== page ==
Lifetime of vigorous exercise may lower risk of non-Hodgkin's lymphoma
A lifetime of vigorous exercise may reduce the risk of non-Hodgkin's lymphoma, according to a new study.
Non-Hodgkin's lymphoma (NHL) is a cancer that starts in cells called lymphocytes. It accounts for about 4 percent of all cancers, and the average American’s risk of developing NHL during his or her lifetime is about 1 in 50. The American Cancer Society estimates that about 71,850 people will be diagnosed with NHL in 2015, and about 19,790 will die from the disease.
Researchers said activities that significantly increase breathing and heart rate appear to be the most beneficial in protecting against the disease.
"We know that being physically active reduces the risk of colon cancer and breast cancer, and also leads to a range of other physical and mental health benefits," said study author Terry Boyle, a postdoctoral fellow at the University of British Columbia.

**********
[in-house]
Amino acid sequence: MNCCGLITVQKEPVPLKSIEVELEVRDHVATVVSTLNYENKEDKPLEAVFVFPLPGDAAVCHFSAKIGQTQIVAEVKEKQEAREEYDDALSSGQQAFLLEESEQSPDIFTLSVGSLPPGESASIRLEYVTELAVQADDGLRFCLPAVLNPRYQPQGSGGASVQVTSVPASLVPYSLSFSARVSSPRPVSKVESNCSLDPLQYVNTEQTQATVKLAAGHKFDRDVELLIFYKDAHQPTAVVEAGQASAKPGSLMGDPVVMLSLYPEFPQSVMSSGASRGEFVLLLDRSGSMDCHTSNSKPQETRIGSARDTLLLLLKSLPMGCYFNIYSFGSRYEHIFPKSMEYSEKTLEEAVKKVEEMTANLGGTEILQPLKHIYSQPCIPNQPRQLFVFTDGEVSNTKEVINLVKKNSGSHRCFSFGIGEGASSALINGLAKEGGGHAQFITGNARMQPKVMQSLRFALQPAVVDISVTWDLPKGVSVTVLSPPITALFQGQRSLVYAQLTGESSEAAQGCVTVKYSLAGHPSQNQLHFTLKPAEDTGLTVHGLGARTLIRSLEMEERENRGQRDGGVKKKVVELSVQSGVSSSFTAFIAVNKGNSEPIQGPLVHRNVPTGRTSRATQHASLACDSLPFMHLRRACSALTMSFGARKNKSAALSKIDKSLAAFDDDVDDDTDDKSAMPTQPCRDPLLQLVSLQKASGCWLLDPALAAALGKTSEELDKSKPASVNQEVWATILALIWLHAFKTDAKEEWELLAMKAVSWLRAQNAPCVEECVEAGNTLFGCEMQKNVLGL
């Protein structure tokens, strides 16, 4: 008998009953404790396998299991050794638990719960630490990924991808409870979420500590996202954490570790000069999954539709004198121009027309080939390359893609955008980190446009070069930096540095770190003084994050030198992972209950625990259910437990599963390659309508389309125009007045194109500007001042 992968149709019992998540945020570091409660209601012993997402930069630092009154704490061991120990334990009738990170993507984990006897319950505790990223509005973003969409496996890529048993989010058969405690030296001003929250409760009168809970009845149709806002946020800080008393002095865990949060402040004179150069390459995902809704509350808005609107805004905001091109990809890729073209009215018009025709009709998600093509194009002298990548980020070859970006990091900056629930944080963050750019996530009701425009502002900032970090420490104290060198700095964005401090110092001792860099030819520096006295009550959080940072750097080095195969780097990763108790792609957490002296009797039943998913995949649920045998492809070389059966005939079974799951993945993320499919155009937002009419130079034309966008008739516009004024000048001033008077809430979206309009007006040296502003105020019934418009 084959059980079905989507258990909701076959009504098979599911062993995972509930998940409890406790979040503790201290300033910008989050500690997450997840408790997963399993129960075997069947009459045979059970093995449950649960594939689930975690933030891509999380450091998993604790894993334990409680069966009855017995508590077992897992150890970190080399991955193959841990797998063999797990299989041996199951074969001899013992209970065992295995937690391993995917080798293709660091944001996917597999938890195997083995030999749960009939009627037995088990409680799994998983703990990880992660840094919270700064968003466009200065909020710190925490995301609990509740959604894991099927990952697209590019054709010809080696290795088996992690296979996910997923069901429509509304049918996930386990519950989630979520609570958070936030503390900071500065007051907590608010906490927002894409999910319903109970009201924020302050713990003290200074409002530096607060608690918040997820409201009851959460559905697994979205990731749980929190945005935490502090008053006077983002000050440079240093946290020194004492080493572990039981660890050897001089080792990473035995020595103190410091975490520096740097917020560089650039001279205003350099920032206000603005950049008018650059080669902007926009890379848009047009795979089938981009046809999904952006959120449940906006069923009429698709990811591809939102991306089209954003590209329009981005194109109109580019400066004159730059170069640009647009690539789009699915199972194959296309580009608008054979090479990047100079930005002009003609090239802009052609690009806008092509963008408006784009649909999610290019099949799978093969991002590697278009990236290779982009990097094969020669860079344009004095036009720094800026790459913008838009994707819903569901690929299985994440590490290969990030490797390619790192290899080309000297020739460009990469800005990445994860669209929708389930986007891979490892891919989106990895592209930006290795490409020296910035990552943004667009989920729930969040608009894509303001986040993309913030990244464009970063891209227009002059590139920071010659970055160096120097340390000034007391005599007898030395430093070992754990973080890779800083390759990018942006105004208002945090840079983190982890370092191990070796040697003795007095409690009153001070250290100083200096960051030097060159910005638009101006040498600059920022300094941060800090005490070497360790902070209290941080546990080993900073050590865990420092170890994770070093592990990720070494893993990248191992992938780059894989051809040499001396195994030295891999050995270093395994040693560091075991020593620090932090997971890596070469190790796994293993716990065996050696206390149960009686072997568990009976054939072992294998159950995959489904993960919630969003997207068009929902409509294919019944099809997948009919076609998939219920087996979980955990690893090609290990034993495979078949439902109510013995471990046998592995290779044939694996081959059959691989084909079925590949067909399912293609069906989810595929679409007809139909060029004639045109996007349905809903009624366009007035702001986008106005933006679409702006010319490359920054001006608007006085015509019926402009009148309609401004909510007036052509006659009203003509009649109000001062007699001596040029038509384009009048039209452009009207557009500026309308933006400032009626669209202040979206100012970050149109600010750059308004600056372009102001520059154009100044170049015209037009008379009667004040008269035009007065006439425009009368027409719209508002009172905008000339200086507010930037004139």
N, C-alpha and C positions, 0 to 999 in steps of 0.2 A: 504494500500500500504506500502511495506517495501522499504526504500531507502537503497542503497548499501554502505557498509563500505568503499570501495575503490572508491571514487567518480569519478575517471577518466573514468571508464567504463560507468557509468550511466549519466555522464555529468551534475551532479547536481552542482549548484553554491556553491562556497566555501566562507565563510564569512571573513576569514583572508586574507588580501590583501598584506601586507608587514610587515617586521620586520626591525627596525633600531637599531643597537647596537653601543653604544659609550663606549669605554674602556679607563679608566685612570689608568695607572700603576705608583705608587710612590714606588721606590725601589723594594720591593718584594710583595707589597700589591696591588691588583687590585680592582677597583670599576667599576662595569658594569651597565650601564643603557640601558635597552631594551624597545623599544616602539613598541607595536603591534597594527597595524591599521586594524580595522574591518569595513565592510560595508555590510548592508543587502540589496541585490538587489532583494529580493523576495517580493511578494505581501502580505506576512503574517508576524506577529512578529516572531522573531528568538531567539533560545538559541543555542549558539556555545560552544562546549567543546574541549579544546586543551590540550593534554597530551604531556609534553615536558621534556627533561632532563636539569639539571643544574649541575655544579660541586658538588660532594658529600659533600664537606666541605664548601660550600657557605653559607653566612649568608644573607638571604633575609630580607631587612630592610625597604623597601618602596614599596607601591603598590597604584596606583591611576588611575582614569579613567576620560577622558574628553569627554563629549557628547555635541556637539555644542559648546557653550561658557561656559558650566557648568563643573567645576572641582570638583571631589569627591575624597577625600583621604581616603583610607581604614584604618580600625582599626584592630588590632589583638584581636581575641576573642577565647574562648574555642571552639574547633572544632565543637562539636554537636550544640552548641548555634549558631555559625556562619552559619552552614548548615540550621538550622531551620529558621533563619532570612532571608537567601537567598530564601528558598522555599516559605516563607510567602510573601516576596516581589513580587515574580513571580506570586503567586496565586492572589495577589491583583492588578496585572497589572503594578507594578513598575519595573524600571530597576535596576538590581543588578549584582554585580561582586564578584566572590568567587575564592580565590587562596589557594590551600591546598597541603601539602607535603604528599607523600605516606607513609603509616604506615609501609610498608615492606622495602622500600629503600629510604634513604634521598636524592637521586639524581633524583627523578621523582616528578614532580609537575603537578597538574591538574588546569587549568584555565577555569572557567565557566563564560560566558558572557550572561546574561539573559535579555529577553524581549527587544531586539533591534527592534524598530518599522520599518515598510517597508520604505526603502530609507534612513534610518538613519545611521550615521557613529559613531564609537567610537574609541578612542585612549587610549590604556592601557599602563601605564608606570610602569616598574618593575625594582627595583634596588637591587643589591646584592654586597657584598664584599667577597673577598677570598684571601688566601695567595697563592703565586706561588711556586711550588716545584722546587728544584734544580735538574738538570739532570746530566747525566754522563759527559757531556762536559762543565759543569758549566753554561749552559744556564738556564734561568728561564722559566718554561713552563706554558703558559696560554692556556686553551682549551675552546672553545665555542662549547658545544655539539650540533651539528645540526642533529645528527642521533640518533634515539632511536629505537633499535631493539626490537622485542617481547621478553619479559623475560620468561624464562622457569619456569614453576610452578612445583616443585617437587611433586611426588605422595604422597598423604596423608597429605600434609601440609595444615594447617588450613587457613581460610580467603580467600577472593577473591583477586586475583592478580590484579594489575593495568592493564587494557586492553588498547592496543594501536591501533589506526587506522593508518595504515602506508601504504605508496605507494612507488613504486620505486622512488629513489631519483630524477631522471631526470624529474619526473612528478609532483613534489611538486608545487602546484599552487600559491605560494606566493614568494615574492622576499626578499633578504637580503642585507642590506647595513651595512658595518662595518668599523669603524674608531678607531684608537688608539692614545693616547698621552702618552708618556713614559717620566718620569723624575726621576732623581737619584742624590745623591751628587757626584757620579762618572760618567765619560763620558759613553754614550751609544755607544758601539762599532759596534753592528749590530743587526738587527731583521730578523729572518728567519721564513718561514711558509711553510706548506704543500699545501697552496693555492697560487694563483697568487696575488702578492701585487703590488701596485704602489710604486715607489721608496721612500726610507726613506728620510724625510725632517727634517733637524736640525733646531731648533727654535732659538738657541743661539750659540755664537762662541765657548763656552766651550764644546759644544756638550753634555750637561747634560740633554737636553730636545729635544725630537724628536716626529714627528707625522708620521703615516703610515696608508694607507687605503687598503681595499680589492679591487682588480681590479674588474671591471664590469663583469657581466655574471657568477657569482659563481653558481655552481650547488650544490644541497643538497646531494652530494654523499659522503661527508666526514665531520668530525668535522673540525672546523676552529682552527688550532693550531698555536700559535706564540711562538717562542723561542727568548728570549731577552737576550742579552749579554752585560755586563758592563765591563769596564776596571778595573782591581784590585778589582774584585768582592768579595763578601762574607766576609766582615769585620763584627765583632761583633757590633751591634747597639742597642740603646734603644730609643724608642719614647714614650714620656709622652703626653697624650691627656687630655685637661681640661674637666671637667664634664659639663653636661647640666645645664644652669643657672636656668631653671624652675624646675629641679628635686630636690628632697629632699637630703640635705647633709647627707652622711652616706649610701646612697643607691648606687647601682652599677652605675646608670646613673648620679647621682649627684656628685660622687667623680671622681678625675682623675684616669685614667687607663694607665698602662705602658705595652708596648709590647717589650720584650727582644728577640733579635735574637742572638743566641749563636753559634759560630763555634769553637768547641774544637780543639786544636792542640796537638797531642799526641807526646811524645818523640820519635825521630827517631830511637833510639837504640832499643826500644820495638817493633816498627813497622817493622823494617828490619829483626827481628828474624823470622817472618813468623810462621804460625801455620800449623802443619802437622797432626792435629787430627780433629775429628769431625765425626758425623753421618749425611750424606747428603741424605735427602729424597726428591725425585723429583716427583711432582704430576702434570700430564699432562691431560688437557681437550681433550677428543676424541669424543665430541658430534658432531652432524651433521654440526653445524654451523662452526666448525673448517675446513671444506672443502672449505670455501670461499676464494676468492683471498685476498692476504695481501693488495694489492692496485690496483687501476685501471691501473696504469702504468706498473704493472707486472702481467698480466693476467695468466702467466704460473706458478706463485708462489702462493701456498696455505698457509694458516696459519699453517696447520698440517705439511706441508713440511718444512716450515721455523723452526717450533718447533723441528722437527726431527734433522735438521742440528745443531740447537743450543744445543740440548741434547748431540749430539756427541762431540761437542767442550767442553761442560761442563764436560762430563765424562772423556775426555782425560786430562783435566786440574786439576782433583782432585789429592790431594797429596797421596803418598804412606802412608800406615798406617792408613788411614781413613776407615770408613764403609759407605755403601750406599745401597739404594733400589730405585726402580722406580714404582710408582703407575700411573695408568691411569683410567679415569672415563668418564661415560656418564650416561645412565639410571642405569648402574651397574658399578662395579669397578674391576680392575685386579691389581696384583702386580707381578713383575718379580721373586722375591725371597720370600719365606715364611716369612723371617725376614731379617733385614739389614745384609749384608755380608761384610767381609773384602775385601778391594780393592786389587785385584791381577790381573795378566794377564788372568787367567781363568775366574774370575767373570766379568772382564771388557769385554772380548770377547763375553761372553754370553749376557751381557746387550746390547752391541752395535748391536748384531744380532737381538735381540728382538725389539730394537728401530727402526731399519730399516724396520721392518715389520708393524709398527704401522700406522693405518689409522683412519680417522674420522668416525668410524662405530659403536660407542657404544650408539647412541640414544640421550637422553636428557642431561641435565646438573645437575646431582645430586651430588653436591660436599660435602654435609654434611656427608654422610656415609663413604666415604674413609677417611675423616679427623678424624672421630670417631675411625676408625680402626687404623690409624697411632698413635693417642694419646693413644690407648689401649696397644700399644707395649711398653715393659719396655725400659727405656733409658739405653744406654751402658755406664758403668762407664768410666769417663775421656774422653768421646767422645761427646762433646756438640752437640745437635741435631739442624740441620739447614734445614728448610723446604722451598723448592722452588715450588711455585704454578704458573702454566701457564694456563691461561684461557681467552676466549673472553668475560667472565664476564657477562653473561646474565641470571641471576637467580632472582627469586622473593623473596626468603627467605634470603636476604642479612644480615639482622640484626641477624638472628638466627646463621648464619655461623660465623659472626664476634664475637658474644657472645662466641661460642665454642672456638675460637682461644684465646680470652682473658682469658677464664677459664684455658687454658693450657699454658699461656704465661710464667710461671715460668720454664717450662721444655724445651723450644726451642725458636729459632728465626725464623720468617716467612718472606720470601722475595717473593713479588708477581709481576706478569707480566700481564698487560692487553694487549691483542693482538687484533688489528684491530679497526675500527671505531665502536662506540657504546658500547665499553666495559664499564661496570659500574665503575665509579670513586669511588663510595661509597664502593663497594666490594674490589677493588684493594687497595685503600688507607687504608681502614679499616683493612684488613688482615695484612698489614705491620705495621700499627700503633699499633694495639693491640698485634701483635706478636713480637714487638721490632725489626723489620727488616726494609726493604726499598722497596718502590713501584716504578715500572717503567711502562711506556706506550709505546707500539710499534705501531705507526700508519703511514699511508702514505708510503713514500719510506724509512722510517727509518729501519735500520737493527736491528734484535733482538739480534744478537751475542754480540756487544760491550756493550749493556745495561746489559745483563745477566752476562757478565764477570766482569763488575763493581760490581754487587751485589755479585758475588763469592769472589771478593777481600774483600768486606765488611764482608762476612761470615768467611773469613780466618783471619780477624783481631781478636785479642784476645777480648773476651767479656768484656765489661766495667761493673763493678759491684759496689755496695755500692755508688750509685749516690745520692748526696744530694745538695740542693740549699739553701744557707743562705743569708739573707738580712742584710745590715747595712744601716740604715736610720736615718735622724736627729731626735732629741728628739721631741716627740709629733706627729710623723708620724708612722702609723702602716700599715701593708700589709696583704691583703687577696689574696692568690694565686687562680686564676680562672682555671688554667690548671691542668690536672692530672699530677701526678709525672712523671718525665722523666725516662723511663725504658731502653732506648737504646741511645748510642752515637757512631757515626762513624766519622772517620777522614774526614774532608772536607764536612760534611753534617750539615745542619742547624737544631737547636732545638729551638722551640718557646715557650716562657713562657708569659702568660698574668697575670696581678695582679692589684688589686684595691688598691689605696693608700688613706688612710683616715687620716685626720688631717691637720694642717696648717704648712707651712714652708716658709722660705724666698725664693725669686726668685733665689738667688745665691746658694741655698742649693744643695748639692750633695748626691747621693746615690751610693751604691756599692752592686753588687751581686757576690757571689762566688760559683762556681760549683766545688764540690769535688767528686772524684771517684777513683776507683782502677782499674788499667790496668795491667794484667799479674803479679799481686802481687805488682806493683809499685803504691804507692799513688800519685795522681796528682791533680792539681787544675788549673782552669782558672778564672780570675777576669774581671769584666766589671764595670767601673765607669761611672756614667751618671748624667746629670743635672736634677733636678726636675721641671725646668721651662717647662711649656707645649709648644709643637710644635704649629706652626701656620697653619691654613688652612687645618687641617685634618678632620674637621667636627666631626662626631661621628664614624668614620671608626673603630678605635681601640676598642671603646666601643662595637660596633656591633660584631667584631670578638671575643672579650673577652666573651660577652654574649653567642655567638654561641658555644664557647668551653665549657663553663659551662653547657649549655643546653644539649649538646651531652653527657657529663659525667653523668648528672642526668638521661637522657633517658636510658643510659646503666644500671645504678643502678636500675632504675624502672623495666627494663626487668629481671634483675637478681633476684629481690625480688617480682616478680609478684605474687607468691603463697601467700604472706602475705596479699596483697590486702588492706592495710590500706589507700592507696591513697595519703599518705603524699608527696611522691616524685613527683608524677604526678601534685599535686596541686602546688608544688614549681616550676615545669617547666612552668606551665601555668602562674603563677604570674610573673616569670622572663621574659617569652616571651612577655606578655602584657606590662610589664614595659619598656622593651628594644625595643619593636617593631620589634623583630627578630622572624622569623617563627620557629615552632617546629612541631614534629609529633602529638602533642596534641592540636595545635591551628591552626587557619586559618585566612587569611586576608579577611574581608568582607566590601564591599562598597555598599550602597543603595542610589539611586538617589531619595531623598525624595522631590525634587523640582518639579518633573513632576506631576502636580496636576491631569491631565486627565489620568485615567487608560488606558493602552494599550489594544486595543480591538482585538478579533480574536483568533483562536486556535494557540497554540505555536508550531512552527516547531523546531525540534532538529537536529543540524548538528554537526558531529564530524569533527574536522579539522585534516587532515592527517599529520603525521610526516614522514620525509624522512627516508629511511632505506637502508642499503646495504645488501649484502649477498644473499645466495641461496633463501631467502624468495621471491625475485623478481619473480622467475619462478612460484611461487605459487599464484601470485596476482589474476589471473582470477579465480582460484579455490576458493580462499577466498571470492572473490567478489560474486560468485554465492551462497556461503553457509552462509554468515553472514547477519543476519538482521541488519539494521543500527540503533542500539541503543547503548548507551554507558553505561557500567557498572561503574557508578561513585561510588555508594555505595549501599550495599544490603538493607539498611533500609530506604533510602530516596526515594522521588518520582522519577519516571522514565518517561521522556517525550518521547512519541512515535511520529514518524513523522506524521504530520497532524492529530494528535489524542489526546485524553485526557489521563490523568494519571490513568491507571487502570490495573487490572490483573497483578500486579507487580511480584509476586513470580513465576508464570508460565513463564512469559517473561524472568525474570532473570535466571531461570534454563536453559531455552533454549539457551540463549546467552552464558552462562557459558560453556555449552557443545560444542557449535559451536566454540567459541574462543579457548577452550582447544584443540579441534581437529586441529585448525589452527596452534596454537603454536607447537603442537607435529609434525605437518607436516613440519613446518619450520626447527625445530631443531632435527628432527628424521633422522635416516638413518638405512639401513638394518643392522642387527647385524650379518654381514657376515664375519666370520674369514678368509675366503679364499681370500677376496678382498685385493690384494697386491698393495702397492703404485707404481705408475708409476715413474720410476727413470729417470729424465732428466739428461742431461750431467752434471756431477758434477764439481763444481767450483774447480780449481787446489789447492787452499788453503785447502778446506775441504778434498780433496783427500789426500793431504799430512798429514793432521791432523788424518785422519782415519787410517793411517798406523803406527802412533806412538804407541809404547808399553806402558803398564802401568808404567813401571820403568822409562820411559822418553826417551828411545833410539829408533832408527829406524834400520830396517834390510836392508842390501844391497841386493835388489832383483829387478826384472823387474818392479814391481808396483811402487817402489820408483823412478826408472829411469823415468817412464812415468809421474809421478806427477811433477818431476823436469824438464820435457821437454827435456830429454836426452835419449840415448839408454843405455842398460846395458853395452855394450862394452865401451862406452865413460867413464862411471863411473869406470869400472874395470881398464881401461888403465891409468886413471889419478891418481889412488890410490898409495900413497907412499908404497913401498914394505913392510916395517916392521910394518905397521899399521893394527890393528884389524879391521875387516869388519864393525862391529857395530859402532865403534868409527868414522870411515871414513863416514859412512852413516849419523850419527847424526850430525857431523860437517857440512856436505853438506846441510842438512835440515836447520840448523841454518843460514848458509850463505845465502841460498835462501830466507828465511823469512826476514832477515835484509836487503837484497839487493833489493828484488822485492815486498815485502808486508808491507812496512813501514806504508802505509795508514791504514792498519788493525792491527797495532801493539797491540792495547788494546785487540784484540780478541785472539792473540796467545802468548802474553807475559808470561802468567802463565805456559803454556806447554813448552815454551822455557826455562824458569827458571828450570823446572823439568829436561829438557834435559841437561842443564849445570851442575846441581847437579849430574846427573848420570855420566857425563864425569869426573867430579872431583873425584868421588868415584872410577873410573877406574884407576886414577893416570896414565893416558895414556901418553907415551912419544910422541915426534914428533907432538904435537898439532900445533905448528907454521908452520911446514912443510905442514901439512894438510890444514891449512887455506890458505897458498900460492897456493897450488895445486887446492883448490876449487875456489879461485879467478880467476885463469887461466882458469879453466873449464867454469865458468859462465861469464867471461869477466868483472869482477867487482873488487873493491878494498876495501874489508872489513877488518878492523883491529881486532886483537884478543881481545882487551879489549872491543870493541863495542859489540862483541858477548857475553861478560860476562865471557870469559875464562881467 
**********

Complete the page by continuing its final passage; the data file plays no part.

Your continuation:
Boyle said the research suggests that people who do vigorous physical activity may have a lower risk for NHL.
Researchers examined data on 818 people of varying ages in British Columbia with NHL in 2000 to 2004. Roughly two-thirds of the participants were men. Participants answered questions about their overall health and lifestyle, including their level of physical activity. The questions were repeated for each decade of their life.
The study found that those who engaged in the most intense physical activities throughout their life had a 30 percent lower risk of NHL than those exercised less.
"In this case-control study, we found that the most physically active participants had a lower risk for non-Hodgkin's lymphoma than the least active participants,” Boyle said. “We found that vigorous-intensity physical activity in particular, such as activities that increase breathing and heart rates to a high level, was the most effective at lowering risk."
The study also found that there were no apparent age periods in which physical activity appeared to have a greater risk reduction.
The study was published in the journal Cancer Epidemiology, Biomarkers and Prevention.